Department School of Medicine(Tokyo Women's Medical University Hospital), School of Medicine Position Endowed Professor
|Prognosis after lead extraction in patients with cardiac implantable electronic devices infection: Comparison of lead-related infective endocarditis with pocket infection in a Japanese single-center experience.
|Formal name：Journal of arrhythmia
|Domestic / Foregin
|Japanese Heart Rhythm Society
|Volume, Issue, Page
|Author and coauthor
|Nishii Nobuhiro, Morimoto Yoshimasa, Miyoshi Akihito, Tsukuda Saori, Miyamoto Masakazu, Kawada Satoshi, Nakagawa Koji, Watanabe Atsuyuki, Nakamura Kazufumi, Morita Hiroshi, Morimatsu Hiroshi, Kusano Nobuchika, Kasahara Shingo, Shoda Morio, Ito Hiroshi
|Background:The increase in the use of cardiac implantable electronic devices (CIEDs) has been associated with an increase in CIED-related infections. Transvenous lead extraction is safe and effective for patients with CIED-related infections; however, the mortality rate in these patients is high. The prognosis after transvenous lead extraction in Japanese patients, especially those with lead-related infective endocarditis, has not been evaluated. Then, the purpose of this study is to clarify the prognosis after transvenous lead extraction in Japanese patients with CIED-related infections at a single Japanese center.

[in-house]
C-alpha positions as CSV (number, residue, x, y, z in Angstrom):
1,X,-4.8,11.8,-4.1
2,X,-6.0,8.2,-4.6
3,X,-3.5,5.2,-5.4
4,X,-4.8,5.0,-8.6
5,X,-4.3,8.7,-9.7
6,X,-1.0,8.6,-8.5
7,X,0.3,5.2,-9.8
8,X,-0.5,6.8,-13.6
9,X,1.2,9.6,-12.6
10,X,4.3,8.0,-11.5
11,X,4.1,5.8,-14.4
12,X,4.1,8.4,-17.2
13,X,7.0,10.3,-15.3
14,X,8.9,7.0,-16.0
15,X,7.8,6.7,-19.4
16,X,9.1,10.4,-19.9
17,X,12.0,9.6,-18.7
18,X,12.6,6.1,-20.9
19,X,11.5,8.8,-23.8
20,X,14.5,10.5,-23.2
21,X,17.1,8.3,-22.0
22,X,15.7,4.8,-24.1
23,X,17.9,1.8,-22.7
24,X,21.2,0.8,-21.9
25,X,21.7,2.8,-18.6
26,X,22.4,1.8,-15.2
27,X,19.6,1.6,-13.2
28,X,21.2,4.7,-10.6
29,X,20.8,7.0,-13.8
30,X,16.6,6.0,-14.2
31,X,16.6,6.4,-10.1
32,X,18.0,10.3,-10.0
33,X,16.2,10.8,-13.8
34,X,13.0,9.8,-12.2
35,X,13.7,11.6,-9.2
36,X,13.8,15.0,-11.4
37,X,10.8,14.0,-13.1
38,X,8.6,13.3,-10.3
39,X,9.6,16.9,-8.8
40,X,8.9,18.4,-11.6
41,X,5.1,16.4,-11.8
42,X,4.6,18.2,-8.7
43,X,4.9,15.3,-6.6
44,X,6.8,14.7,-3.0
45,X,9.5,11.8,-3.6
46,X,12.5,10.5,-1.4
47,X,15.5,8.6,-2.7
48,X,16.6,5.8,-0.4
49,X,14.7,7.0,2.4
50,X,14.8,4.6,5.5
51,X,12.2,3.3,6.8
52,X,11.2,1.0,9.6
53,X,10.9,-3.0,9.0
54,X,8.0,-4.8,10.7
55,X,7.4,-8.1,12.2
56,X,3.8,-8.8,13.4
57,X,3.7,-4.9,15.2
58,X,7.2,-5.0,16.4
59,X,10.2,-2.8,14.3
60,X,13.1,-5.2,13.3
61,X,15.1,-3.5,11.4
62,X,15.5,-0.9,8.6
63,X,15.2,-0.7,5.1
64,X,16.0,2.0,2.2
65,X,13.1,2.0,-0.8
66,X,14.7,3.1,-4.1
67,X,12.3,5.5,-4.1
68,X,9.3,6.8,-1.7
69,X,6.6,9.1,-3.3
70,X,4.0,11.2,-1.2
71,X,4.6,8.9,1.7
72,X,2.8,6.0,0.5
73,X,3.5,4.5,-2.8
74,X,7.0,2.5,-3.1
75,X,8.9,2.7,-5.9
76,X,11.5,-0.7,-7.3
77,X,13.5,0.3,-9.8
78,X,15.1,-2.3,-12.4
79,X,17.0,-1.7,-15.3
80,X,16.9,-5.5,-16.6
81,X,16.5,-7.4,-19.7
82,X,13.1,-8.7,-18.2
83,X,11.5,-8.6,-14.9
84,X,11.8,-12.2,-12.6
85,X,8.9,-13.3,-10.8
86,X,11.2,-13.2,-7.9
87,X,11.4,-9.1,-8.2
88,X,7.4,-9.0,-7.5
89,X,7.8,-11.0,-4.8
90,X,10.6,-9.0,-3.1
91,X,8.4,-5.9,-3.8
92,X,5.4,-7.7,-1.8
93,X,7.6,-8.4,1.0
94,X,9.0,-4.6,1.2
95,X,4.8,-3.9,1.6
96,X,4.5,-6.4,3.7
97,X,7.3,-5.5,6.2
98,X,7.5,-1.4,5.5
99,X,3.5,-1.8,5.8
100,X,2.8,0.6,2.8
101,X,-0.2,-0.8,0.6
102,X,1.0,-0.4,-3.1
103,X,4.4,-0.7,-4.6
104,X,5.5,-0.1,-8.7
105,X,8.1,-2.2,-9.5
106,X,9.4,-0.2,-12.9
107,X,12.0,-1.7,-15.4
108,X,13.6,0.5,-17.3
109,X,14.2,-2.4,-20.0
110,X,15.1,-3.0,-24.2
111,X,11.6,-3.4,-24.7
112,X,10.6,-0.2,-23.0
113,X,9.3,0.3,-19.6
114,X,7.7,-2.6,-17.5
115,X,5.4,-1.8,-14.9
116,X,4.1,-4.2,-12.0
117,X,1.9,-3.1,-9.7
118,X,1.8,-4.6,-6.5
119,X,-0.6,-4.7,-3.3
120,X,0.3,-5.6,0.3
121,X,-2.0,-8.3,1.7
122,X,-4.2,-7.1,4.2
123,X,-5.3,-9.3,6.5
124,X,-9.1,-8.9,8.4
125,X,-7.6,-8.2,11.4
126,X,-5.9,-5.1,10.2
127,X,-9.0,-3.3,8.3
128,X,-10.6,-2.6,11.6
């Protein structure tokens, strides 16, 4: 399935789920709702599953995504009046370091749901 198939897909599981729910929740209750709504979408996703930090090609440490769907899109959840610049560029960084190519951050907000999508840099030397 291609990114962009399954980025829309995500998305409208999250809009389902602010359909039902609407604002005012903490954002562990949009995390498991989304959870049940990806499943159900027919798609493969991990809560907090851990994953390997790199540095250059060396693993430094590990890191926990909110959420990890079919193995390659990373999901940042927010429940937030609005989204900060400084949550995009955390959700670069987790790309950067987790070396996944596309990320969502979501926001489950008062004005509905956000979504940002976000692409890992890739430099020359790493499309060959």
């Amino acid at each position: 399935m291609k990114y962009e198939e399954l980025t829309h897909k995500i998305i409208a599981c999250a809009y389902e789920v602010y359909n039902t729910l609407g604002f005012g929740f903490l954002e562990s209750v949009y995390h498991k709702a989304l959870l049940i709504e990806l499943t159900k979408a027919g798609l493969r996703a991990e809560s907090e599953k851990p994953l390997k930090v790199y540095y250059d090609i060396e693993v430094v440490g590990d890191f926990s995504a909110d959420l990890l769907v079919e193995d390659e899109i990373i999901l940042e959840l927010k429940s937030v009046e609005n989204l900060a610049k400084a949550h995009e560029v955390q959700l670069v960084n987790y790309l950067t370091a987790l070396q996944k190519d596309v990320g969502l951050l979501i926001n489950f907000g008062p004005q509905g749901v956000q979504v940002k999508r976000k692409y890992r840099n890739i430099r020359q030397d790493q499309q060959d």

Methods:A total of 107 patients who underwent transvenous lead extraction were retrospectively reviewed. The patients were divided into a lead-related infective endocarditis group (n = 32) and a pocket infection group (n = 75). Procedure success rate and prognosis after lead extraction were evaluated between the two groups.
Results:Procedure success rate was not significantly different between the groups. There were no deaths associated with the procedure or with infection. The survival rate was not significantly different at 1 year or at a median of 816 days (lead-related infective endocarditis vs pocket infection; 93.7% vs 94.7%, P = 1.000; 78.1% vs 81.3%, P = 0.791) Time to reimplantation and duration of hospital stay and antibiotics therapy were significantly longer for patients with lead-related infective endocarditis.
Conclusion:In this study, the prognosis for patients with lead-related infective endocarditis after transvenous lead extraction was favorable. Thus, extraction should be strongly recommended, even if the general condition of the patient is poor.